During loading, elliptical cracks are formed underneath the indenter. During unloading, lateral cracks form from relaxation of stresses in the contact zone. At a certain load level cracks appear, and these become longer with increasing load. At the higher load levels chipping will start. A number of material properties are known to affect this sliding wear behaviour: Hardness, phase transformation, elasticity, crack propagation resistance, friction, humidity, lubrication and repeated sliding play a role in the appearance of the track [2–4]. At the same time, this indentation of a defined tip with a specified load is similar to a typical hardness test as evidenced by the correlation between scratch width and hardness, shown in fig. 3.

An important factor for successful and effective implementation of a new material is its grindability. This is a general term that encompasses material removal rate, chipping, grinding force, surface finish, tolerances and subsurface integrity [4]. Statistical evaluation of different silicon nitride materials by scratch testing enables classifying them according to their average chip size as a function of applied load at the diamond tip, as shown in fig. 4. This correlates well with grinding parameters such as pressure and speed.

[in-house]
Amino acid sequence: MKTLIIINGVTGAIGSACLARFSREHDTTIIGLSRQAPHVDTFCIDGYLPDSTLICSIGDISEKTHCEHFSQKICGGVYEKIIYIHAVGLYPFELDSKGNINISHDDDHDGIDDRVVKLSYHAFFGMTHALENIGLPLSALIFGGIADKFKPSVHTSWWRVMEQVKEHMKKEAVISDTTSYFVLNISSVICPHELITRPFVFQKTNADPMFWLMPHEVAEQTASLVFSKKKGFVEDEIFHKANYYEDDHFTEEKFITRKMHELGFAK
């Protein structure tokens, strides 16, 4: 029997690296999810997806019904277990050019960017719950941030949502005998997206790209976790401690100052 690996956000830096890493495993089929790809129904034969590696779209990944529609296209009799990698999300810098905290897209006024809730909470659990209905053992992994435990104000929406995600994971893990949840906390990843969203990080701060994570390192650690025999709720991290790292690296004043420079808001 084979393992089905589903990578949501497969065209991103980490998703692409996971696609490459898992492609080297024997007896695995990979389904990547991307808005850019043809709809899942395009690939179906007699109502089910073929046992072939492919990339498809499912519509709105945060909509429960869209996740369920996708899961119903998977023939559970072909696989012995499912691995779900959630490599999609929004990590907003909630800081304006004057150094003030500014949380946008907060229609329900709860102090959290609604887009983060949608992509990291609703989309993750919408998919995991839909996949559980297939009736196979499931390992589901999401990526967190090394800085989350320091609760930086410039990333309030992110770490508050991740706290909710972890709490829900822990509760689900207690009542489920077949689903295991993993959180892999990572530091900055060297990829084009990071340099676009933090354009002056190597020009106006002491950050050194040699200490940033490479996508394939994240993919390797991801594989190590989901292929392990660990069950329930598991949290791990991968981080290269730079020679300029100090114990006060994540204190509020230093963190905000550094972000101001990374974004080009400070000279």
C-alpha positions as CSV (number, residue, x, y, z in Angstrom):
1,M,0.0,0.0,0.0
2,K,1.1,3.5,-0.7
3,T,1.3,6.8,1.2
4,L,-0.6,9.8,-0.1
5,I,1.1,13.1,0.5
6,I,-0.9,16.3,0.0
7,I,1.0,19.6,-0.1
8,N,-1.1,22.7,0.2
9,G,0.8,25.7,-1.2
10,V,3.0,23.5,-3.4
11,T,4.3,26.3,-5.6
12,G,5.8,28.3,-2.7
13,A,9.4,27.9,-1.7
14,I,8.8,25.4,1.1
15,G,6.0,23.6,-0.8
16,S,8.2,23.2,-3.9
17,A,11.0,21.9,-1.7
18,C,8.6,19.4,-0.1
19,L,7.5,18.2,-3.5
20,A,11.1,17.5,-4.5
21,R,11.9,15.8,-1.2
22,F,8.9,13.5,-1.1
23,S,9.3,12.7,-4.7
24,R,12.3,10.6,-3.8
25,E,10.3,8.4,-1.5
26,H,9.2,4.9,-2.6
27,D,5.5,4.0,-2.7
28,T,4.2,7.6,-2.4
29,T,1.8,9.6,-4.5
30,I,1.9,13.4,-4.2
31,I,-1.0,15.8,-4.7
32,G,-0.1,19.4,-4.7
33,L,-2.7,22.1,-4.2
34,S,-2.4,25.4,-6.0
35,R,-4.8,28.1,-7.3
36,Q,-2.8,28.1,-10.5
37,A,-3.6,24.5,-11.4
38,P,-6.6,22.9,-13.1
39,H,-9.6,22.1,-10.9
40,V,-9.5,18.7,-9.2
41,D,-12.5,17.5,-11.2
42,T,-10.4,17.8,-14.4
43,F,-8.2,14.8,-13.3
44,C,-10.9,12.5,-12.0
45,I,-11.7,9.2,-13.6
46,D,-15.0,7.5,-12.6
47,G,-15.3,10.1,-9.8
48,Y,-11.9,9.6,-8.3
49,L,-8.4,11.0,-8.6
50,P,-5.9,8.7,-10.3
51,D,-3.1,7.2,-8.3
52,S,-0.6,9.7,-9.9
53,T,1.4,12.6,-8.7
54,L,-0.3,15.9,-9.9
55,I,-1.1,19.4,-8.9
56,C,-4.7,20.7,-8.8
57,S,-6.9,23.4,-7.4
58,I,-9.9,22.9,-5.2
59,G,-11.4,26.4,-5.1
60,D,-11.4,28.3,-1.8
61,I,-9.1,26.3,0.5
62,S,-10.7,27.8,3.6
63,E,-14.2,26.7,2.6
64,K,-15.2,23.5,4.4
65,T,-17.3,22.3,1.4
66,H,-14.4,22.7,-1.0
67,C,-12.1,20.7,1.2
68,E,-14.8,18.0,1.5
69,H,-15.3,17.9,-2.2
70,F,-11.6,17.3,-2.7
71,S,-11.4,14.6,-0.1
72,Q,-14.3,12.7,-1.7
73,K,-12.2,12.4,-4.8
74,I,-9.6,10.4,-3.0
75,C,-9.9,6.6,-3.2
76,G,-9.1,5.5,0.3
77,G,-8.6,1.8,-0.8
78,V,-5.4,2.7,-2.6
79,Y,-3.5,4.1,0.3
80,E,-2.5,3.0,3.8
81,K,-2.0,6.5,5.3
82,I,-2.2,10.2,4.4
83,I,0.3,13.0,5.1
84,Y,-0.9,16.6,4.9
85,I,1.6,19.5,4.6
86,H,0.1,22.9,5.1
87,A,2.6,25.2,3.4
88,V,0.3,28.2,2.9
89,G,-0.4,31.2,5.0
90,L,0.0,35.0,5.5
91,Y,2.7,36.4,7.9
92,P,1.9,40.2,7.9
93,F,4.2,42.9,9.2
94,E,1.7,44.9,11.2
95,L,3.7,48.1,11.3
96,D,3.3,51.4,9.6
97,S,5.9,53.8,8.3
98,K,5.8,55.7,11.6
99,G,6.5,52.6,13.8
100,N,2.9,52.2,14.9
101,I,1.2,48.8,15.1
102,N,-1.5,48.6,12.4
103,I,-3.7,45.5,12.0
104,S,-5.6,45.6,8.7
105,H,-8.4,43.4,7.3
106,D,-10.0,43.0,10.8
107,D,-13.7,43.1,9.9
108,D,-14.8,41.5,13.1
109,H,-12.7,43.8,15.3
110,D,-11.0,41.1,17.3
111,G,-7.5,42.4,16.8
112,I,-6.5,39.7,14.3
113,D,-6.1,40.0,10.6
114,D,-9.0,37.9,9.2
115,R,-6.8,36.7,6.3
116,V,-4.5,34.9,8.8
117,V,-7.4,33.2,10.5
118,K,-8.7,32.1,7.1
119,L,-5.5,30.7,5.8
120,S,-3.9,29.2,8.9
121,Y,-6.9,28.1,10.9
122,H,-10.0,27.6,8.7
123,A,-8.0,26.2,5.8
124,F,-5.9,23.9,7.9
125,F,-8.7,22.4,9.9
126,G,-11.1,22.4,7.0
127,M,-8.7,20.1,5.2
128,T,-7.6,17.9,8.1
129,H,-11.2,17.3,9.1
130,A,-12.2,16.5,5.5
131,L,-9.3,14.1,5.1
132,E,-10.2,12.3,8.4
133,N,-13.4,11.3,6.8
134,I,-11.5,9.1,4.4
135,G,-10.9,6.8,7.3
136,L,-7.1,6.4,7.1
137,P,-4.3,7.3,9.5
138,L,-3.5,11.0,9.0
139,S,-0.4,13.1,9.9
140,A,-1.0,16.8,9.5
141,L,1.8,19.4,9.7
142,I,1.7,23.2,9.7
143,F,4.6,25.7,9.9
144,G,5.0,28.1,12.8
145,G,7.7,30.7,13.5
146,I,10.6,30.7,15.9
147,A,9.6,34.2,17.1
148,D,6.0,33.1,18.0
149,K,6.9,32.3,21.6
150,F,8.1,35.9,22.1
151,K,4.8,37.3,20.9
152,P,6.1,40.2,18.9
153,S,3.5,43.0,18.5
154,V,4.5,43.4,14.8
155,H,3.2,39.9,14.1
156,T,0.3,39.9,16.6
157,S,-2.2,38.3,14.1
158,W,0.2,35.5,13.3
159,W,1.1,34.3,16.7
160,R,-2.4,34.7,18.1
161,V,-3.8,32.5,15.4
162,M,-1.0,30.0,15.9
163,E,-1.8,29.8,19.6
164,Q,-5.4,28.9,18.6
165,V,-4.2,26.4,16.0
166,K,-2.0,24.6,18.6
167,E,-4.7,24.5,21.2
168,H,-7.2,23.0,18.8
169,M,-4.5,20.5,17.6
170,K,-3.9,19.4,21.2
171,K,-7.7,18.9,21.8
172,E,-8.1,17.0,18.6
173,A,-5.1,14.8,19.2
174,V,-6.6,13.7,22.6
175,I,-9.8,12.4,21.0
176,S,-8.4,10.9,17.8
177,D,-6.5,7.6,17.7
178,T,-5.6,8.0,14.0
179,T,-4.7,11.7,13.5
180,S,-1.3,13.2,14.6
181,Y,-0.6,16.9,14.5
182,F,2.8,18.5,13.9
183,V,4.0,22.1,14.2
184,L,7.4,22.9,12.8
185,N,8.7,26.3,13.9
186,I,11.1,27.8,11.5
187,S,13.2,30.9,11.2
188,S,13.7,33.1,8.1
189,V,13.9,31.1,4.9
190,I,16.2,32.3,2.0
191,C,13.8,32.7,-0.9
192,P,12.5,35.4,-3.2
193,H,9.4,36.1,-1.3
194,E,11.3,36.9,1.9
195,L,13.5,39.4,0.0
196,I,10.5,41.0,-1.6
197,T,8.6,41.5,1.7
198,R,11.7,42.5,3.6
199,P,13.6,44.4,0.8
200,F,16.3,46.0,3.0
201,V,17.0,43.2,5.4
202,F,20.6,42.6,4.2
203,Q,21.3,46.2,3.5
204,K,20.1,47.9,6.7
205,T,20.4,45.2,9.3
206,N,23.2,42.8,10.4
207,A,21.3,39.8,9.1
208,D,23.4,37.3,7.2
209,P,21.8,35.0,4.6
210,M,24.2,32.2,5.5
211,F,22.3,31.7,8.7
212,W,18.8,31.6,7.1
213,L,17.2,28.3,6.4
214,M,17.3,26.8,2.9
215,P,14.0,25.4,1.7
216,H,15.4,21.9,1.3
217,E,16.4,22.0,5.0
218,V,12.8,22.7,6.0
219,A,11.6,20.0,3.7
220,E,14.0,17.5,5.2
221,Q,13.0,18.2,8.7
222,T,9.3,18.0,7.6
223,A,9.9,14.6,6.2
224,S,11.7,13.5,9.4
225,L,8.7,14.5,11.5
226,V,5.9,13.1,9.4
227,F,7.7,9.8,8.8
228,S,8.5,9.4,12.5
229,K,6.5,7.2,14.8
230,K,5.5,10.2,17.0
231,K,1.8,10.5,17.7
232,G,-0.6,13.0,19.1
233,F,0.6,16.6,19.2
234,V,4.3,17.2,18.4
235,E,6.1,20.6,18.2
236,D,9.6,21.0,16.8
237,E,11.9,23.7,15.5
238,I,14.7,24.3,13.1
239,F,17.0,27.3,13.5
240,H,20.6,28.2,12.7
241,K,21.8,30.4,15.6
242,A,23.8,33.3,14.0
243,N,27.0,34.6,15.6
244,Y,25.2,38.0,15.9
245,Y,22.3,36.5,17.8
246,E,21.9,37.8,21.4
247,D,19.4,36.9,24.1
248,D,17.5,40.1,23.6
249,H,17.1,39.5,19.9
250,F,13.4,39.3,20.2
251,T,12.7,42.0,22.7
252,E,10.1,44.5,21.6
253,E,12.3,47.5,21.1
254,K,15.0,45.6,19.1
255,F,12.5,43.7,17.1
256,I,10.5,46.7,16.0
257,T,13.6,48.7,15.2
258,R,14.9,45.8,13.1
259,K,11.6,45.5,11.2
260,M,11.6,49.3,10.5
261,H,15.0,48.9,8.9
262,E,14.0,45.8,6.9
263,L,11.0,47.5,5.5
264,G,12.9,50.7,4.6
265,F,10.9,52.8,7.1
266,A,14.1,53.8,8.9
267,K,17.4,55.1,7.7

Quasi-static fracture resistance test
For finished balls, a first approach done in the bearing industry is a simple crush test of two or three balls on top of each other. This gave a very rough estimate of a “static load rating”. The material resistance to cracks and Hertzian contact damage was tested by indentations with tungsten carbide spheres or by doing impact strength testing.

Using modern tools and data analysis, ceramic brittle fracture can be evaluated on ceramic balls, a method now in development at SKF. Three ceramic balls are lined up in a mechanical load cell as shown in fig. 5. Compressive load is increased slowly and linearly while measuring deformation and acoustic emission. Similar tests have been carried out earlier with a focus on crack formation analysis [5].